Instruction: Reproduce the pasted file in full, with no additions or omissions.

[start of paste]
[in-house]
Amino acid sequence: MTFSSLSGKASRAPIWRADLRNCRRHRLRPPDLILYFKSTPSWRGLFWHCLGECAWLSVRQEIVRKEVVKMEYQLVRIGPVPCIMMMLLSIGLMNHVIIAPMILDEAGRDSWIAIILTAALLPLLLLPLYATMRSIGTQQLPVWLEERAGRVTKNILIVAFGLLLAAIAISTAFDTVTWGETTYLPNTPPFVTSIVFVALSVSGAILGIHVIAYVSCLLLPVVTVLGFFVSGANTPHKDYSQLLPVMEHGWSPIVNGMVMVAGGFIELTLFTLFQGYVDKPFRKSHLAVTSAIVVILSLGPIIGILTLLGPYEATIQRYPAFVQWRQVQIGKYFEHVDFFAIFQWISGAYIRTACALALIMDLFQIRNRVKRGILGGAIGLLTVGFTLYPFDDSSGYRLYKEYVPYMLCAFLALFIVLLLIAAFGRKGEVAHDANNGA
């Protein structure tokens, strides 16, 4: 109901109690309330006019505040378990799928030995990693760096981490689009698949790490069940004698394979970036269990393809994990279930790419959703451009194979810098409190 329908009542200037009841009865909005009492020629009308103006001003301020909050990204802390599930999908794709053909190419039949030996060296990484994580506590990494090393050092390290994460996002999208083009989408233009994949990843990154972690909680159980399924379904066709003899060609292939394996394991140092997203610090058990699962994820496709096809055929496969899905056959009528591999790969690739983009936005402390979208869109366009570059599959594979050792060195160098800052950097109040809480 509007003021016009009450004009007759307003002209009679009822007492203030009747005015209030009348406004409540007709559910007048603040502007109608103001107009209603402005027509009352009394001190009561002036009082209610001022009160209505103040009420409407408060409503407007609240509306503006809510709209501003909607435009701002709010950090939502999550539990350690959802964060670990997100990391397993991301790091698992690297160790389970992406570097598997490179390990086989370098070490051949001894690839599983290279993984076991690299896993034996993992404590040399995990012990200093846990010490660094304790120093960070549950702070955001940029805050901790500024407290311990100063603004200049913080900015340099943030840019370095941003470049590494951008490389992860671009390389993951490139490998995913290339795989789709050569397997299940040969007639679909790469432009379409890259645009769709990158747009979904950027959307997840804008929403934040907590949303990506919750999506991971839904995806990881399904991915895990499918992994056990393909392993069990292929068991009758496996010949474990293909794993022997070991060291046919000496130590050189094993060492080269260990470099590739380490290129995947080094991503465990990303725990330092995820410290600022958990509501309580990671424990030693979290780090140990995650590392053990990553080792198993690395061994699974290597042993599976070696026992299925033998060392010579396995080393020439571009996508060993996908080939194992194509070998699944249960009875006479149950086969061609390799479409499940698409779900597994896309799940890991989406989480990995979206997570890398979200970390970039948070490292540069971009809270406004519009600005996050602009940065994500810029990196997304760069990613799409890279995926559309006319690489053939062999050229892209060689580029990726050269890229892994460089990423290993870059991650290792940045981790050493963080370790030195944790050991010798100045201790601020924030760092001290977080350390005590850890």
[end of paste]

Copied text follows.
[in-house]
Amino acid sequence: MTFSSLSGKASRAPIWRADLRNCRRHRLRPPDLILYFKSTPSWRGLFWHCLGECAWLSVRQEIVRKEVVKMEYQLVRIGPVPCIMMMLLSIGLMNHVIIAPMILDEAGRDSWIAIILTAALLPLLLLPLYATMRSIGTQQLPVWLEERAGRVTKNILIVAFGLLLAAIAISTAFDTVTWGETTYLPNTPPFVTSIVFVALSVSGAILGIHVIAYVSCLLLPVVTVLGFFVSGANTPHKDYSQLLPVMEHGWSPIVNGMVMVAGGFIELTLFTLFQGYVDKPFRKSHLAVTSAIVVILSLGPIIGILTLLGPYEATIQRYPAFVQWRQVQIGKYFEHVDFFAIFQWISGAYIRTACALALIMDLFQIRNRVKRGILGGAIGLLTVGFTLYPFDDSSGYRLYKEYVPYMLCAFLALFIVLLLIAAFGRKGEVAHDANNGA
């Protein structure tokens, strides 16, 4: 109901109690309330006019505040378990799928030995990693760096981490689009698949790490069940004698394979970036269990393809994990279930790419959703451009194979810098409190 329908009542200037009841009865909005009492020629009308103006001003301020909050990204802390599930999908794709053909190419039949030996060296990484994580506590990494090393050092390290994460996002999208083009989408233009994949990843990154972690909680159980399924379904066709003899060609292939394996394991140092997203610090058990699962994820496709096809055929496969899905056959009528591999790969690739983009936005402390979208869109366009570059599959594979050792060195160098800052950097109040809480 509007003021016009009450004009007759307003002209009679009822007492203030009747005015209030009348406004409540007709559910007048603040502007109608103001107009209603402005027509009352009394001190009561002036009082209610001022009160209505103040009420409407408060409503407007609240509306503006809510709209501003909607435009701002709010950090939502999550539990350690959802964060670990997100990391397993991301790091698992690297160790389970992406570097598997490179390990086989370098070490051949001894690839599983290279993984076991690299896993034996993992404590040399995990012990200093846990010490660094304790120093960070549950702070955001940029805050901790500024407290311990100063603004200049913080900015340099943030840019370095941003470049590494951008490389992860671009390389993951490139490998995913290339795989789709050569397997299940040969007639679909790469432009379409890259645009769709990158747009979904950027959307997840804008929403934040907590949303990506919750999506991971839904995806990881399904991915895990499918992994056990393909392993069990292929068991009758496996010949474990293909794993022997070991060291046919000496130590050189094993060492080269260990470099590739380490290129995947080094991503465990990303725990330092995820410290600022958990509501309580990671424990030693979290780090140990995650590392053990990553080792198993690395061994699974290597042993599976070696026992299925033998060392010579396995080393020439571009996508060993996908080939194992194509070998699944249960009875006479149950086969061609390799479409499940698409779900597994896309799940890991989406989480990995979206997570890398979200970390970039948070490292540069971009809270406004519009600005996050602009940065994500810029990196997304760069990613799409890279995926559309006319690489053939062999050229892209060689580029990726050269890229892994460089990423290993870059991650290792940045981790050493963080370790030195944790050991010798100045201790601020924030760092001290977080350390005590850890």